The Death of Feather Fluff
The stink of roadkill slaps you hard on a Southern summer day. It, like the worms feeding on the corpse, crawls and twitches and squirms. The air bears a red welt for hours and days after the animal met its demise.
A magnolia-scented climate is honest about death. As soon as something crosses from one life to the other, you smell its footsteps. Someplace much colder—like New England or the Midwest—can conceal death for months. There, spring is not a season of trilling birds and awakening azaleas. It is a season of confessions as the Great Melt arrives:
This is the opossum the ice storm killed.
This is the skunk the snow buried and froze.
This is the fox slaughtered by the sleet.
The news of death among little animals—particularly fledglings—spreads fast in Richmond as spring sheds her buds and fades into summer. I walk the streets of Carver and Jackson Ward to a singular tune: the buzzing of flies. Sometimes these dreadful insects seem louder than the cars zipping down Belvidere. They feast on the fledglings who, unlike their brothers and sisters, never learned to fly. Instead these fledglings tumbled from their nests, forgetting or perhaps never knowing to flap their teeny wings.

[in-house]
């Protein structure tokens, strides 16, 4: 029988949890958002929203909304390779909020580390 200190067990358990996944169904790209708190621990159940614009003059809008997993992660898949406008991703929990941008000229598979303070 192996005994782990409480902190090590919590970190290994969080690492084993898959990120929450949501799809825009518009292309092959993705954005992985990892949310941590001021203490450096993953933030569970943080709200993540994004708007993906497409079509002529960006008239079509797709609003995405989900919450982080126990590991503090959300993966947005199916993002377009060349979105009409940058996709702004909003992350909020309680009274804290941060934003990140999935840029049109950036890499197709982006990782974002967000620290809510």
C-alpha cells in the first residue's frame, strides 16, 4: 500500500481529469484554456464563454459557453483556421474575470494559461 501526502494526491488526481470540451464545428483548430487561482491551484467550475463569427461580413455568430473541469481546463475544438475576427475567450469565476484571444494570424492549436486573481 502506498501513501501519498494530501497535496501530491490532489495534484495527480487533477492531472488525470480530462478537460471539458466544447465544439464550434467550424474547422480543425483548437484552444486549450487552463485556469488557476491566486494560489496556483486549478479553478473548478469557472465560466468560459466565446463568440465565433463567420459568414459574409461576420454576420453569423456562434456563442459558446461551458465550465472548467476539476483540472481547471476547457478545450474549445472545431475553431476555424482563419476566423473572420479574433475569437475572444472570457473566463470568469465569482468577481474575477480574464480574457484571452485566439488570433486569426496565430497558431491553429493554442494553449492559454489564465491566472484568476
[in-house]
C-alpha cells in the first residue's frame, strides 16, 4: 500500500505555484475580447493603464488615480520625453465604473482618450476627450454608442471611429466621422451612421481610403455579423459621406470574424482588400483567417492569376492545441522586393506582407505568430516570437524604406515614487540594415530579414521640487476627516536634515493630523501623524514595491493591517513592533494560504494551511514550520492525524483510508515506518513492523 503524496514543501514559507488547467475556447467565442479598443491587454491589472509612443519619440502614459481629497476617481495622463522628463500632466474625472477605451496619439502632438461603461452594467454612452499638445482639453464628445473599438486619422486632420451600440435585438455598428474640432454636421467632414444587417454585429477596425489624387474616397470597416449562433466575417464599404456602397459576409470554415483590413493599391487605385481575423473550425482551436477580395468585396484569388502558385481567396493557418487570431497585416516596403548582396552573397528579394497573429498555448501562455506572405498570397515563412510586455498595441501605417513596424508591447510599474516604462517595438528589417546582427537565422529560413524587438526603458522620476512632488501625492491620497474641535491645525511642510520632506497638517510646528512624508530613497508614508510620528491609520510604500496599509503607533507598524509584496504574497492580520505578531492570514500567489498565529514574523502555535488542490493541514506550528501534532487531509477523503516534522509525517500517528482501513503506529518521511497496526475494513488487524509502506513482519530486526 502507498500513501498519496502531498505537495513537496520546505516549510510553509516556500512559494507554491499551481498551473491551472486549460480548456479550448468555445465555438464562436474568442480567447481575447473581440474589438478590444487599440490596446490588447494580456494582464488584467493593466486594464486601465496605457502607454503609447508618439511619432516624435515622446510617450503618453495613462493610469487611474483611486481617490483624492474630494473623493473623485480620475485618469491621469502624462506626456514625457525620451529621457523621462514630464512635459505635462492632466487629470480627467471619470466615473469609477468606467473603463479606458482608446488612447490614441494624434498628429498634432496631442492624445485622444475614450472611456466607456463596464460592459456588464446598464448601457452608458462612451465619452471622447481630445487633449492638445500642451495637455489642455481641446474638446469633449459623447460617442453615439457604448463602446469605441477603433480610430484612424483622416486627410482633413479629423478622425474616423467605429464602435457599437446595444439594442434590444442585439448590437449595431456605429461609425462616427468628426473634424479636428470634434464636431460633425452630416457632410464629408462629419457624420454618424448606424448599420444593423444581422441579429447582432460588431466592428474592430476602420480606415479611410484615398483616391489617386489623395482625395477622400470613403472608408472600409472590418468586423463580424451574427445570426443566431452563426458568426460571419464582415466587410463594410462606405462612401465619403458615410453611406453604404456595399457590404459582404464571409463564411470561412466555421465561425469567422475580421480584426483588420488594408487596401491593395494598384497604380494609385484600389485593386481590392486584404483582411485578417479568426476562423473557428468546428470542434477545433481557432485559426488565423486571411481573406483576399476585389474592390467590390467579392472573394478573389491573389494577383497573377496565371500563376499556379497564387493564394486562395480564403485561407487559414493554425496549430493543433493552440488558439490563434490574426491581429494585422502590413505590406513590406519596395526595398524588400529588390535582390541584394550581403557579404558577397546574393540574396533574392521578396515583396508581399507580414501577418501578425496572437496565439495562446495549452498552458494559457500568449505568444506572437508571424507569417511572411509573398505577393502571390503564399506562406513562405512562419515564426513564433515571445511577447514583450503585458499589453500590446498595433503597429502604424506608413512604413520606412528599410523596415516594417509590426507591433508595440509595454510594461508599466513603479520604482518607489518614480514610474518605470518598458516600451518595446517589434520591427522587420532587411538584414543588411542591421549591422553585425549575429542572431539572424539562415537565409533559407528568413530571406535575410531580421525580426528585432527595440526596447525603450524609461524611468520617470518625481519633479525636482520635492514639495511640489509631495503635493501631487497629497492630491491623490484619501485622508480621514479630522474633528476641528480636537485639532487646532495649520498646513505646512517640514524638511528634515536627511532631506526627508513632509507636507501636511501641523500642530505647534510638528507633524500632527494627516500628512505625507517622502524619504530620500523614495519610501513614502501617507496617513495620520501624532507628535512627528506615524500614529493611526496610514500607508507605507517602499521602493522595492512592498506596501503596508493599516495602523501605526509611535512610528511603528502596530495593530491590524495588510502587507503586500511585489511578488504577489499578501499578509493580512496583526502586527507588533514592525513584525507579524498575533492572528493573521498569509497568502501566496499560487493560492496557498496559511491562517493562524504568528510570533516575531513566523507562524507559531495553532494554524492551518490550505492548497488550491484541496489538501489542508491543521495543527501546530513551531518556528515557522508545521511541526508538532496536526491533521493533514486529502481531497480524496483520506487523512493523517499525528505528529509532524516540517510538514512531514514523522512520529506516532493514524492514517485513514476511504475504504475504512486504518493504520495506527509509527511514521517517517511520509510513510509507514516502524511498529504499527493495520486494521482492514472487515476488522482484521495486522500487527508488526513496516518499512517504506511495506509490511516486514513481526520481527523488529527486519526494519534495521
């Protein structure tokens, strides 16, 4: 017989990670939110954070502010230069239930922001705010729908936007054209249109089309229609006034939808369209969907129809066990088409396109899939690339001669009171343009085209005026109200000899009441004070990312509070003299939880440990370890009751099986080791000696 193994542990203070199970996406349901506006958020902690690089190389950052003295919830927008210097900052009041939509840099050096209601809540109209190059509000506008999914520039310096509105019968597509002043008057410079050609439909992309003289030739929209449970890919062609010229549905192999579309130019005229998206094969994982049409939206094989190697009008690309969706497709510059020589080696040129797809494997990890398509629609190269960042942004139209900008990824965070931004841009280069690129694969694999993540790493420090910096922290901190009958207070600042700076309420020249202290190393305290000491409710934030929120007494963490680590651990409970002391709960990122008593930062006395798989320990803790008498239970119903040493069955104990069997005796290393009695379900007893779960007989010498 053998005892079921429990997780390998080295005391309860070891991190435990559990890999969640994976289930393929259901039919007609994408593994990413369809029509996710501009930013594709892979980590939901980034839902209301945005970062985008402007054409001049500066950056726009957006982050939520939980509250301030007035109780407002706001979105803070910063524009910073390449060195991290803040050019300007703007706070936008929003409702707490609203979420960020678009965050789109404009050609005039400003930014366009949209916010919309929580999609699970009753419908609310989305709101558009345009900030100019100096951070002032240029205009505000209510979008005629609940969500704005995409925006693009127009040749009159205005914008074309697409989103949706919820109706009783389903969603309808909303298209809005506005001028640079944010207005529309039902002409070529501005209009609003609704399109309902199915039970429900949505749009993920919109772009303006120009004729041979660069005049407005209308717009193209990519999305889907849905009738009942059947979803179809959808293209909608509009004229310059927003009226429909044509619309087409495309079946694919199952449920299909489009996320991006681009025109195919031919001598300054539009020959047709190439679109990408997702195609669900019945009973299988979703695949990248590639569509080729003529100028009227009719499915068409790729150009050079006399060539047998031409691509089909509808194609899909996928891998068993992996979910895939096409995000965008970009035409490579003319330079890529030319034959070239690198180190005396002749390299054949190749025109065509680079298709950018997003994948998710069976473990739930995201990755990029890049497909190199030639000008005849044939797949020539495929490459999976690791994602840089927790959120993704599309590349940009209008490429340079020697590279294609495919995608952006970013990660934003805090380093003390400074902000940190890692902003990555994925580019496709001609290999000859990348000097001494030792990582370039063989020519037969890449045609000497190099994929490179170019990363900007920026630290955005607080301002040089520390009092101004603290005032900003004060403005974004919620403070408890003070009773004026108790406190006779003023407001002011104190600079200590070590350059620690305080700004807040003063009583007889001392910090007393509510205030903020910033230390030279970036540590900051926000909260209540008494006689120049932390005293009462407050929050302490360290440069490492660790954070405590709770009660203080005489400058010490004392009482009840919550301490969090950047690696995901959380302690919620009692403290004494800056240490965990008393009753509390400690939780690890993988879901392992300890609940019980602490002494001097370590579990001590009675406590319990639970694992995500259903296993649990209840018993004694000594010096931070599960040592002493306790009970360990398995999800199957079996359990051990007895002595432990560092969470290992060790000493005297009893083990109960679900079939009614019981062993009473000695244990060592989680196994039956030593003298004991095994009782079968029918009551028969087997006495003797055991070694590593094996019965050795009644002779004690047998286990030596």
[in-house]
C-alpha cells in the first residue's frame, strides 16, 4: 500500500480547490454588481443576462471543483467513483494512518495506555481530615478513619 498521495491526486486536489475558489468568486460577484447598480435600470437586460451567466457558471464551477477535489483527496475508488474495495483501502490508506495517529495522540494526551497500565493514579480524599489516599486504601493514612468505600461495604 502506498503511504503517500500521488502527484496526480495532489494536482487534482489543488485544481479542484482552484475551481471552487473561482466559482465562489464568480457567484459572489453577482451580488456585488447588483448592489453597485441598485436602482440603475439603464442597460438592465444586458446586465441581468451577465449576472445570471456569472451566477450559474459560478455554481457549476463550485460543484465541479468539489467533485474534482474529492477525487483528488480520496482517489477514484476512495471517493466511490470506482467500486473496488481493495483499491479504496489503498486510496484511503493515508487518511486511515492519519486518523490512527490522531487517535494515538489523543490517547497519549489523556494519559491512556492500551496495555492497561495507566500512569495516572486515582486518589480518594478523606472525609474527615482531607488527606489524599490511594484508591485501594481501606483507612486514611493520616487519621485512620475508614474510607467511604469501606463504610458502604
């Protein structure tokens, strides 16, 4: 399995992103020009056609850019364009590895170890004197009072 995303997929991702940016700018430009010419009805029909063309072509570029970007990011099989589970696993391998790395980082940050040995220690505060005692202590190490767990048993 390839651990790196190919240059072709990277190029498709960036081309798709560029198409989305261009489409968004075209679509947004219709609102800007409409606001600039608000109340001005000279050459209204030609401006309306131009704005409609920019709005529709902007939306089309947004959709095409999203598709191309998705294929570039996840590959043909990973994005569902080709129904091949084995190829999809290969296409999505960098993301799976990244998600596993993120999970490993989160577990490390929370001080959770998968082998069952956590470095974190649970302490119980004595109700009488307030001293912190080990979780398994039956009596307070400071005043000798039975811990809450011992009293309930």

I no longer wonder what the pinkish-purple splotches on the sidewalk are. One too many observations taught me that hidden within those fleshy stamps are the outlines of squashed eyeballs and feather fluff.
At least they are an easy meal for the Carver cats.